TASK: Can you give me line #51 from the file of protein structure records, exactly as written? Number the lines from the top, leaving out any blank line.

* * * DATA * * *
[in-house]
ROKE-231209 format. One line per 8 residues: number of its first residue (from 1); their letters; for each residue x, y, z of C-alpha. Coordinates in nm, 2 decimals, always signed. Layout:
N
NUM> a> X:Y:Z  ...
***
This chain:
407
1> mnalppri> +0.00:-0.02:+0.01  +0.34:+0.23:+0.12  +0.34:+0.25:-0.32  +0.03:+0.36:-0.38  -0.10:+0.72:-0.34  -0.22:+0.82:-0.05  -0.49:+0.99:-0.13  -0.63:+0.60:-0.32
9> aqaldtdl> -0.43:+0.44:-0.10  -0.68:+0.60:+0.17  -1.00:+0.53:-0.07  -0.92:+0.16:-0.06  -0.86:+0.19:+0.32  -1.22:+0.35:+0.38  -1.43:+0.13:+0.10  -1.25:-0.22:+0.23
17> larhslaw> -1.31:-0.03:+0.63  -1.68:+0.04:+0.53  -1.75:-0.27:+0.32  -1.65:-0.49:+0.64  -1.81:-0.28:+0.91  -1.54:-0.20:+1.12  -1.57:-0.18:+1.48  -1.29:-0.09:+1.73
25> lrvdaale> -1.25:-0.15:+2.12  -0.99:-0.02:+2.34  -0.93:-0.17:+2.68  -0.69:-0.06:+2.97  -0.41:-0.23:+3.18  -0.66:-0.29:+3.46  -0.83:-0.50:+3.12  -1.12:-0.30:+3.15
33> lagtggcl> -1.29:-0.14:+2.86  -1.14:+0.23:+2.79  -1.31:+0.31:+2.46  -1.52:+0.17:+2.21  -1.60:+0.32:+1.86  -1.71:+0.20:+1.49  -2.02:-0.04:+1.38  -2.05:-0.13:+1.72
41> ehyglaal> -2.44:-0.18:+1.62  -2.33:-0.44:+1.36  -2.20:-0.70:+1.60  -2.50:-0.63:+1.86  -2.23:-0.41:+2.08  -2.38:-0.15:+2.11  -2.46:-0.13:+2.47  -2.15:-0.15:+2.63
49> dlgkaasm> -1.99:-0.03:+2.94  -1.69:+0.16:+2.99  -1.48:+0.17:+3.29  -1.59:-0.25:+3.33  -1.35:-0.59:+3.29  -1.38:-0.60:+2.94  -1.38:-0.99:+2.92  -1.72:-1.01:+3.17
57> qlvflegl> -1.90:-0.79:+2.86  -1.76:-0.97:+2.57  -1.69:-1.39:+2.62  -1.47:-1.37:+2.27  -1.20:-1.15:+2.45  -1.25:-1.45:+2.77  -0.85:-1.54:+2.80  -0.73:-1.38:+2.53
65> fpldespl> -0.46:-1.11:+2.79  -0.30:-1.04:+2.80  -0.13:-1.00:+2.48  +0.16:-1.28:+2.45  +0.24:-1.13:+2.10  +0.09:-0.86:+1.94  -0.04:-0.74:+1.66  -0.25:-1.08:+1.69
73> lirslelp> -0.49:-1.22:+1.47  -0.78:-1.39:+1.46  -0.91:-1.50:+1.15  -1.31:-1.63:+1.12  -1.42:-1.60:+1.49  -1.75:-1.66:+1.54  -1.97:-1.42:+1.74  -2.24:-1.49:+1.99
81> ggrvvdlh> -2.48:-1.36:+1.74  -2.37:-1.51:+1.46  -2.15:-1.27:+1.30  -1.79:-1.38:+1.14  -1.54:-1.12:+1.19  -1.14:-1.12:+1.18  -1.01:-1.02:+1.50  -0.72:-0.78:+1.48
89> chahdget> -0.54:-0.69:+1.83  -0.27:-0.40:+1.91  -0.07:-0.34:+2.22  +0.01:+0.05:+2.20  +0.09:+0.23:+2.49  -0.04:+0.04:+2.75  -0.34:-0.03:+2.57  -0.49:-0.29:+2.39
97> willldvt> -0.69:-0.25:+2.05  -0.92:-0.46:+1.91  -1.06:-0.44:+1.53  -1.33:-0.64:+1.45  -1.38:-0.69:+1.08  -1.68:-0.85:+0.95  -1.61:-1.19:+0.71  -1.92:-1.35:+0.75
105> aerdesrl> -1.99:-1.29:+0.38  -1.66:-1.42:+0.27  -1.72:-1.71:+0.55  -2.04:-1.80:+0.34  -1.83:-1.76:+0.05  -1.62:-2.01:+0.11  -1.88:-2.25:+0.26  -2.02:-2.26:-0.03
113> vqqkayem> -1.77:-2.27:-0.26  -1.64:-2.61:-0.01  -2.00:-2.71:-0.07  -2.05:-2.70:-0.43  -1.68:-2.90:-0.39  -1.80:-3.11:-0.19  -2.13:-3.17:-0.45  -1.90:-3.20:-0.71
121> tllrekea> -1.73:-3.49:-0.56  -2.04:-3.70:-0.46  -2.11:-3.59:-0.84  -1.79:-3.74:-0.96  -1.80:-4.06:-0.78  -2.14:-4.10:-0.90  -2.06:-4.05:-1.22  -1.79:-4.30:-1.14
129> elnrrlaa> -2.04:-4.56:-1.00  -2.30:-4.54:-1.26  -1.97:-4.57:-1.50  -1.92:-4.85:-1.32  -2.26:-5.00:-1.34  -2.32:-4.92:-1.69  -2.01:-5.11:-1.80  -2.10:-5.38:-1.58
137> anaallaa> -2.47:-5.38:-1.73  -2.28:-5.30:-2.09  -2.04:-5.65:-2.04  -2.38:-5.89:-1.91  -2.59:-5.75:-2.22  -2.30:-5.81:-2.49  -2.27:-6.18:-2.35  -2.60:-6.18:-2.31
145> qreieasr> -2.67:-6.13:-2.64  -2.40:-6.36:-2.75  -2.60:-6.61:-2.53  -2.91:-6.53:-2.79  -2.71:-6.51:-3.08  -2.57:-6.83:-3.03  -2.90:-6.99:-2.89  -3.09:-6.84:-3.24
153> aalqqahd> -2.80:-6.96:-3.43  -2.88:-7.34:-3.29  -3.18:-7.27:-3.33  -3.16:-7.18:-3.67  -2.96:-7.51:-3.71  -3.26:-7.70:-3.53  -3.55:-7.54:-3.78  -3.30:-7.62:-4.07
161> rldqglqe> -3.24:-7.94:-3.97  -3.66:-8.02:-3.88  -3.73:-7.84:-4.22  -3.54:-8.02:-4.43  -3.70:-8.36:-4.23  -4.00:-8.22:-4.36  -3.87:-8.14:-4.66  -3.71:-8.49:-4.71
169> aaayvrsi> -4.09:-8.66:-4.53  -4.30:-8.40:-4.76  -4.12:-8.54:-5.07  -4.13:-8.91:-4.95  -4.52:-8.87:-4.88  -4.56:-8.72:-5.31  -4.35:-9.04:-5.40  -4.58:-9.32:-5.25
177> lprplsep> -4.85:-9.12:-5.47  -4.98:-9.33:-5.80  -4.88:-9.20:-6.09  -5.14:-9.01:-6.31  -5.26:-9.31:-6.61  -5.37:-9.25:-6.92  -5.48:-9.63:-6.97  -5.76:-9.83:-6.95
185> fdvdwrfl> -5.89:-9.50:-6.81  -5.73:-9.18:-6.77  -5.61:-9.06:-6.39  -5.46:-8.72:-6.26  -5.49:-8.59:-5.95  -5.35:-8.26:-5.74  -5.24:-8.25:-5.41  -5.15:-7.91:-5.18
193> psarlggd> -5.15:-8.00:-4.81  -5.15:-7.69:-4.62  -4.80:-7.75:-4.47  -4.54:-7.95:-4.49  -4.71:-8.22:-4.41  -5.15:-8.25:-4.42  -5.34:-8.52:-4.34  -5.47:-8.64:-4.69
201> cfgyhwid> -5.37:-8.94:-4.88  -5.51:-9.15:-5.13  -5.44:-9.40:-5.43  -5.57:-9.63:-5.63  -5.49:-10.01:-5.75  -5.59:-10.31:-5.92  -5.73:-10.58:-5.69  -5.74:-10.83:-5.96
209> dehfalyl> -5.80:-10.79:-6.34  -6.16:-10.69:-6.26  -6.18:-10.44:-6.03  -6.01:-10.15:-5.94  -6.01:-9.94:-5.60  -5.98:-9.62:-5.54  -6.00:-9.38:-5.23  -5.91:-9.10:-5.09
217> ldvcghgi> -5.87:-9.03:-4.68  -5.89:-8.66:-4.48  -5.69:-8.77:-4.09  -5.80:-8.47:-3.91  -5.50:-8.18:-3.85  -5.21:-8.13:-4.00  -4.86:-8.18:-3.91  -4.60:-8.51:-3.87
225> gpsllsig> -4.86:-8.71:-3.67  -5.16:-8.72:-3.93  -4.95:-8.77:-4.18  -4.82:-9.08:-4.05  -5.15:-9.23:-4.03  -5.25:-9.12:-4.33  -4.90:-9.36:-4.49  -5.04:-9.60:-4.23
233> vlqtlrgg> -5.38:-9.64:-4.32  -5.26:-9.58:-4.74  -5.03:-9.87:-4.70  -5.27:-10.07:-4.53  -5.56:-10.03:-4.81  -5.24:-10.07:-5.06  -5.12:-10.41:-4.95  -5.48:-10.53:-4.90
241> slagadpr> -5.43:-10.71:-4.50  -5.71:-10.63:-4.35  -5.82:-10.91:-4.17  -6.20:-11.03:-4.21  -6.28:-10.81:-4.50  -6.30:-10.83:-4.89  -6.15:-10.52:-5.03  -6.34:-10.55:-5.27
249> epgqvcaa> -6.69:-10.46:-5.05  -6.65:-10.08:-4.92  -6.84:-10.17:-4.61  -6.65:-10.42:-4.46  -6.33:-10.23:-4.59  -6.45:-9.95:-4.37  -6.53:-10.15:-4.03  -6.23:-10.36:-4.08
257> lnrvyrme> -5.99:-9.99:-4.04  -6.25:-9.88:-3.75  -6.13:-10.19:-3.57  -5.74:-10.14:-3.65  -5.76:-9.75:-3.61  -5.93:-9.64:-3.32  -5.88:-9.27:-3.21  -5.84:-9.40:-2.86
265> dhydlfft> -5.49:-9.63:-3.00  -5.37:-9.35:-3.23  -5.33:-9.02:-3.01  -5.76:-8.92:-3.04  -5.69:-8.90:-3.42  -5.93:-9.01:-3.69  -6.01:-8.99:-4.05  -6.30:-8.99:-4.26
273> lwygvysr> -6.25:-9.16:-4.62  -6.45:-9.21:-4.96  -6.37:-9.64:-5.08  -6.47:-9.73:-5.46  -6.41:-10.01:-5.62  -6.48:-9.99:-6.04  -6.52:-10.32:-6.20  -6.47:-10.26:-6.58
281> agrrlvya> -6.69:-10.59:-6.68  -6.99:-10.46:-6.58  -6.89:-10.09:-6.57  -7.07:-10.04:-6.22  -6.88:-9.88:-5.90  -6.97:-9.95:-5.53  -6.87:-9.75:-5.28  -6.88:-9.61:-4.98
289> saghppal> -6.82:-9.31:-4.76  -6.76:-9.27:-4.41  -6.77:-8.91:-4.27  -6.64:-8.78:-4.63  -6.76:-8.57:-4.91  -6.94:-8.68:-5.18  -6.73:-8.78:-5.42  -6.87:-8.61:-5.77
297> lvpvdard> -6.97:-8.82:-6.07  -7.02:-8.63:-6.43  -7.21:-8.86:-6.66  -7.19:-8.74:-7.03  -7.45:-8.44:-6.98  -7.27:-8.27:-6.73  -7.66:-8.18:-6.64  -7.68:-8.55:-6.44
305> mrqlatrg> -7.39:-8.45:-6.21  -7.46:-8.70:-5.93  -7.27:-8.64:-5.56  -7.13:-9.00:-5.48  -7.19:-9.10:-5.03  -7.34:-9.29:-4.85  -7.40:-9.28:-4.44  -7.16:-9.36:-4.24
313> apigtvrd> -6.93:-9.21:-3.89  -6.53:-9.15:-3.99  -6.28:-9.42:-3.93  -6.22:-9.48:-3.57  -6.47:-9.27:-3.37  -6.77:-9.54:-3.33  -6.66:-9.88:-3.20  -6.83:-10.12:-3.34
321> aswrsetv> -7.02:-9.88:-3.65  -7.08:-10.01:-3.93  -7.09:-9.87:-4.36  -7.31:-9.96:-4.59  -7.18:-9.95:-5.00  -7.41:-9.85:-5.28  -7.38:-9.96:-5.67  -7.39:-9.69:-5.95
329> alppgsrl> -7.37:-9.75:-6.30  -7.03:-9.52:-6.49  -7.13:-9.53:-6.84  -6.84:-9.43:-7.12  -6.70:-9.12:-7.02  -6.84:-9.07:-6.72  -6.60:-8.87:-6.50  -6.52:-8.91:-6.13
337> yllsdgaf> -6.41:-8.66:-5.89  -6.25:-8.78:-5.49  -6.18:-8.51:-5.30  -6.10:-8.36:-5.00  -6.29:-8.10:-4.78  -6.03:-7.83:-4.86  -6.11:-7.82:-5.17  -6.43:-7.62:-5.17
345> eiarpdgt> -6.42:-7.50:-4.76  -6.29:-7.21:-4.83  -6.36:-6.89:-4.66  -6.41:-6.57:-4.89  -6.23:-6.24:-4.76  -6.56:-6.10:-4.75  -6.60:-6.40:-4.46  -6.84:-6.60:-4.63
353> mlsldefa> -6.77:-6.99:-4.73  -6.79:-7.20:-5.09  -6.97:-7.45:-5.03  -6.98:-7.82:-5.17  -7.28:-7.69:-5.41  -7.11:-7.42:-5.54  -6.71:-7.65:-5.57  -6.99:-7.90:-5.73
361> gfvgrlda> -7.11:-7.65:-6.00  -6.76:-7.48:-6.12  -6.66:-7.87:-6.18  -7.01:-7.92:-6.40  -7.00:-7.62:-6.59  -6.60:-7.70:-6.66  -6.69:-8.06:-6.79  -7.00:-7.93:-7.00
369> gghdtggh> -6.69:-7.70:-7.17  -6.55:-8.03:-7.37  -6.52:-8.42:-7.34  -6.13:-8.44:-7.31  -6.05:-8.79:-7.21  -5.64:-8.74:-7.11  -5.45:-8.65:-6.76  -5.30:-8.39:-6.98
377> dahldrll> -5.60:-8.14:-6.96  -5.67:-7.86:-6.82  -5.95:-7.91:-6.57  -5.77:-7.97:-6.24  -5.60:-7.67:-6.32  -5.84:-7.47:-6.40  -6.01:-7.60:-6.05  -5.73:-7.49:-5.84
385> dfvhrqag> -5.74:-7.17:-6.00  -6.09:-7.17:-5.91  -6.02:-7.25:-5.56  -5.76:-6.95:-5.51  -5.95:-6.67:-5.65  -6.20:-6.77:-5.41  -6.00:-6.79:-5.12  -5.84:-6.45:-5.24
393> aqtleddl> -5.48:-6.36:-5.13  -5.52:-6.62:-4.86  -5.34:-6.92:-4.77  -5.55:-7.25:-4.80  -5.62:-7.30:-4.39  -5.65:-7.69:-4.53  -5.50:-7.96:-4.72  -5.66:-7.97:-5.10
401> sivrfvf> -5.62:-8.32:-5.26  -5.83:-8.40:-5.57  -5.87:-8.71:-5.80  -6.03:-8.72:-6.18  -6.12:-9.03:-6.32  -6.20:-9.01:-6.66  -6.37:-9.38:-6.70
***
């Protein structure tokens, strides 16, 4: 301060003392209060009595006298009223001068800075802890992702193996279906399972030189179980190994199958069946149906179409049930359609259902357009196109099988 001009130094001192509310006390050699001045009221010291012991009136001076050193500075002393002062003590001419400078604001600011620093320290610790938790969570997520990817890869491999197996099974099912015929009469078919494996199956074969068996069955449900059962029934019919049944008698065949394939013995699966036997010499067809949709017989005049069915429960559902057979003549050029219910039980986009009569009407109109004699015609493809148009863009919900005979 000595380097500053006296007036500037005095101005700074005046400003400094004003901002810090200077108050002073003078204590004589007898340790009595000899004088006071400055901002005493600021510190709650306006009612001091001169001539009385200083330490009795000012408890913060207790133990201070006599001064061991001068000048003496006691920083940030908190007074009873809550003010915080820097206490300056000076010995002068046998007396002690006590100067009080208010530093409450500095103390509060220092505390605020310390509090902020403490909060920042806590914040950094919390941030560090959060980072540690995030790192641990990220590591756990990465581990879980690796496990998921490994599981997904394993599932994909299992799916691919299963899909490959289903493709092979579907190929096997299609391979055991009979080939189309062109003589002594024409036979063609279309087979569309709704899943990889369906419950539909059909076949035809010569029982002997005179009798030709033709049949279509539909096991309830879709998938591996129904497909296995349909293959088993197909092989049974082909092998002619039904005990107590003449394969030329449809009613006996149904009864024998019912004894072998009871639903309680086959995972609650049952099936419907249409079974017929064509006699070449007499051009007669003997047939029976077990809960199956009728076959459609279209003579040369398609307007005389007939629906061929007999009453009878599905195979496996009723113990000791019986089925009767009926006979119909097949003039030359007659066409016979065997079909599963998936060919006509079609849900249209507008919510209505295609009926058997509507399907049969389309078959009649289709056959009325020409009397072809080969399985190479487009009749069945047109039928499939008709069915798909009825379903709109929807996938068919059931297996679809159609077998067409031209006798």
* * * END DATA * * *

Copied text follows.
345> eiarpdgt> -6.42:-7.50:-4.76  -6.29:-7.21:-4.83  -6.36:-6.89:-4.66  -6.41:-6.57:-4.89  -6.23:-6.24:-4.76  -6.56:-6.10:-4.75  -6.60:-6.40:-4.46  -6.84:-6.60:-4.63